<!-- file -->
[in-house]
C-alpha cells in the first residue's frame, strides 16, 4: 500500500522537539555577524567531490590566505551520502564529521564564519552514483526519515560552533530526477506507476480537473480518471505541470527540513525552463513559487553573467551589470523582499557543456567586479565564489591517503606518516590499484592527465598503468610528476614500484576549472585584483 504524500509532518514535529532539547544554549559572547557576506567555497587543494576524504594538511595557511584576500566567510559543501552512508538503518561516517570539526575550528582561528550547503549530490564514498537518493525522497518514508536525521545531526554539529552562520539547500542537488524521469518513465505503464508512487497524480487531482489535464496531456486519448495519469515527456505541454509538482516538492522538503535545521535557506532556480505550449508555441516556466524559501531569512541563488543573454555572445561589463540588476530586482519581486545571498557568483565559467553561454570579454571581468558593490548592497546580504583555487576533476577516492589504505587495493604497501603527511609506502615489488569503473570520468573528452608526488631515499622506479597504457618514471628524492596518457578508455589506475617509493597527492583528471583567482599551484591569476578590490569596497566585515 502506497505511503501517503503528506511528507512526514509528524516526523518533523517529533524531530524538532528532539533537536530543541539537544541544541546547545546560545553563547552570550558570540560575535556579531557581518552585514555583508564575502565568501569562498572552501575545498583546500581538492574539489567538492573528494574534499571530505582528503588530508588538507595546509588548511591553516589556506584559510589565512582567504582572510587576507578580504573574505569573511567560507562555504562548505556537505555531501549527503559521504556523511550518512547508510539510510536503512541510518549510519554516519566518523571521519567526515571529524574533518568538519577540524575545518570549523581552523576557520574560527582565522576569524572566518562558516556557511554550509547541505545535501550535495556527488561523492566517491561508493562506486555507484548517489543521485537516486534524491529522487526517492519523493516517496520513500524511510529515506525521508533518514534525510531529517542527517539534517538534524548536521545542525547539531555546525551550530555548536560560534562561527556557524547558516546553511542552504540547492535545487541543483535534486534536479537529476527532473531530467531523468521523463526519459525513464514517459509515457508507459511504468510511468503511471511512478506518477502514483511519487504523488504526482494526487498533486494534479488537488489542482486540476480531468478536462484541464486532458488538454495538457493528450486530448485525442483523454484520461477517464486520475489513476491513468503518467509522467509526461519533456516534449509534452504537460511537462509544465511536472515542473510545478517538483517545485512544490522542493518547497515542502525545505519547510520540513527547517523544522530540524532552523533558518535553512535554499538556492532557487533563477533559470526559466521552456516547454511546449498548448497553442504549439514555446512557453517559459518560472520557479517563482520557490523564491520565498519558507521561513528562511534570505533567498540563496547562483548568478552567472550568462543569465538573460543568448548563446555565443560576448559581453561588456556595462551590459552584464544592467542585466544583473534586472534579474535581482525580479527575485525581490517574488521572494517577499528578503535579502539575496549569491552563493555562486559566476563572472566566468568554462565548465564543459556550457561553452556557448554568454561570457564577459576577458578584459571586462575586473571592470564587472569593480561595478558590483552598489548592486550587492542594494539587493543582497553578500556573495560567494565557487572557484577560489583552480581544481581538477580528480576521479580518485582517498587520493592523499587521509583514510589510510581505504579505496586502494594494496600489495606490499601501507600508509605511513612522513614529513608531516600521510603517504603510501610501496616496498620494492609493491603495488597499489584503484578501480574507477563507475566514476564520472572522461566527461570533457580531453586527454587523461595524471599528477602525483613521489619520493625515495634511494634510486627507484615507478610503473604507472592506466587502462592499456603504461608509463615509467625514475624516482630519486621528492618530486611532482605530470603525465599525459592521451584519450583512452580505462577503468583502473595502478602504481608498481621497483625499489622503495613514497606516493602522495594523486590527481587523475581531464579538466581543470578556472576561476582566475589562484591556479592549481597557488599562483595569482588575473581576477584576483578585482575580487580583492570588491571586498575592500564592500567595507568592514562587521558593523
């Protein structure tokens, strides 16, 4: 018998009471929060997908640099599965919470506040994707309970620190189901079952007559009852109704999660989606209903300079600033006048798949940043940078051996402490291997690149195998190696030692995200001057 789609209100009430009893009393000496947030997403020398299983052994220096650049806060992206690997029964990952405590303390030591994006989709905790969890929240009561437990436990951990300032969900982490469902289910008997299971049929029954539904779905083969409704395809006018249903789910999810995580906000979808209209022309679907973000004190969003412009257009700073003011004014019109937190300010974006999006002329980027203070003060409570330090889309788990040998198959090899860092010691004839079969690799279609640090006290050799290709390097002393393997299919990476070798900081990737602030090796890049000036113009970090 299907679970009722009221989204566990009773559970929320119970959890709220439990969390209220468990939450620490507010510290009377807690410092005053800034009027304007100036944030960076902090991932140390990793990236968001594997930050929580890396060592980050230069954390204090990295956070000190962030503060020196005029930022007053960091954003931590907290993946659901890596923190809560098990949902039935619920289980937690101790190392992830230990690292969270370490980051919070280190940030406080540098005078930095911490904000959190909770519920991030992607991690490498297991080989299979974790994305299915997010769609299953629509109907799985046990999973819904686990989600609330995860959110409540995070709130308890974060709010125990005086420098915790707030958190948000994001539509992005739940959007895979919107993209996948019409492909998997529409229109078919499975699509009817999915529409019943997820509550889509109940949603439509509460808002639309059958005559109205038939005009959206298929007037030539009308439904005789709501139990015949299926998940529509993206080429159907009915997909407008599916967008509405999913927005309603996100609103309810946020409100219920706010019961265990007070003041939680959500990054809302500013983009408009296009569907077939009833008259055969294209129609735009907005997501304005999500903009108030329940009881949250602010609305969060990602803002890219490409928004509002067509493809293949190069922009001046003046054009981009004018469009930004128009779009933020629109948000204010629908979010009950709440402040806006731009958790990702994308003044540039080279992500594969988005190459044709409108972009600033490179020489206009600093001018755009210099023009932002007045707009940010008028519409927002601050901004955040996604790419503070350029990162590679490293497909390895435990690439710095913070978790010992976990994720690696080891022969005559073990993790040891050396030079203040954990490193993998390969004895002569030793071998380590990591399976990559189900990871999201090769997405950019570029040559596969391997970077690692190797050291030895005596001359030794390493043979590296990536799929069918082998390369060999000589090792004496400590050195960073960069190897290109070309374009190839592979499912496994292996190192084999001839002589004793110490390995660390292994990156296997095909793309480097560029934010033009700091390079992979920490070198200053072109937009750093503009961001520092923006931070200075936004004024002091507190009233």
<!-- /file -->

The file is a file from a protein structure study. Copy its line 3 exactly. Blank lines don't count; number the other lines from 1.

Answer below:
């Protein structure tokens, strides 16, 4: 018998009471929060997908640099599965919470506040994707309970620190189901079952007559009852109704999660989606209903300079600033006048798949940043940078051996402490291997690149195998190696030692995200001057 789609209100009430009893009393000496947030997403020398299983052994220096650049806060992206690997029964990952405590303390030591994006989709905790969890929240009561437990436990951990300032969900982490469902289910008997299971049929029954539904779905083969409704395809006018249903789910999810995580906000979808209209022309679907973000004190969003412009257009700073003011004014019109937190300010974006999006002329980027203070003060409570330090889309788990040998198959090899860092010691004839079969690799279609640090006290050799290709390097002393393997299919990476070798900081990737602030090796890049000036113009970090 299907679970009722009221989204566990009773559970929320119970959890709220439990969390209220468990939450620490507010510290009377807690410092005053800034009027304007100036944030960076902090991932140390990793990236968001594997930050929580890396060592980050230069954390204090990295956070000190962030503060020196005029930022007053960091954003931590907290993946659901890596923190809560098990949902039935619920289980937690101790190392992830230990690292969270370490980051919070280190940030406080540098005078930095911490904000959190909770519920991030992607991690490498297991080989299979974790994305299915997010769609299953629509109907799985046990999973819904686990989600609330995860959110409540995070709130308890974060709010125990005086420098915790707030958190948000994001539509992005739940959007895979919107993209996948019409492909998997529409229109078919499975699509009817999915529409019943997820509550889509109940949603439509509460808002639309059958005559109205038939005009959206298929007037030539009308439904005789709501139990015949299926998940529509993206080429159907009915997909407008599916967008509405999913927005309603996100609103309810946020409100219920706010019961265990007070003041939680959500990054809302500013983009408009296009569907077939009833008259055969294209129609735009907005997501304005999500903009108030329940009881949250602010609305969060990602803002890219490409928004509002067509493809293949190069922009001046003046054009981009004018469009930004128009779009933020629109948000204010629908979010009950709440402040806006731009958790990702994308003044540039080279992500594969988005190459044709409108972009600033490179020489206009600093001018755009210099023009932002007045707009940010008028519409927002601050901004955040996604790419503070350029990162590679490293497909390895435990690439710095913070978790010992976990994720690696080891022969005559073990993790040891050396030079203040954990490193993998390969004895002569030793071998380590990591399976990559189900990871999201090769997405950019570029040559596969391997970077690692190797050291030895005596001359030794390493043979590296990536799929069918082998390369060999000589090792004496400590050195960073960069190897290109070309374009190839592979499912496994292996190192084999001839002589004793110490390995660390292994990156296997095909793309480097560029934010033009700091390079992979920490070198200053072109937009750093503009961001520092923006931070200075936004004024002091507190009233």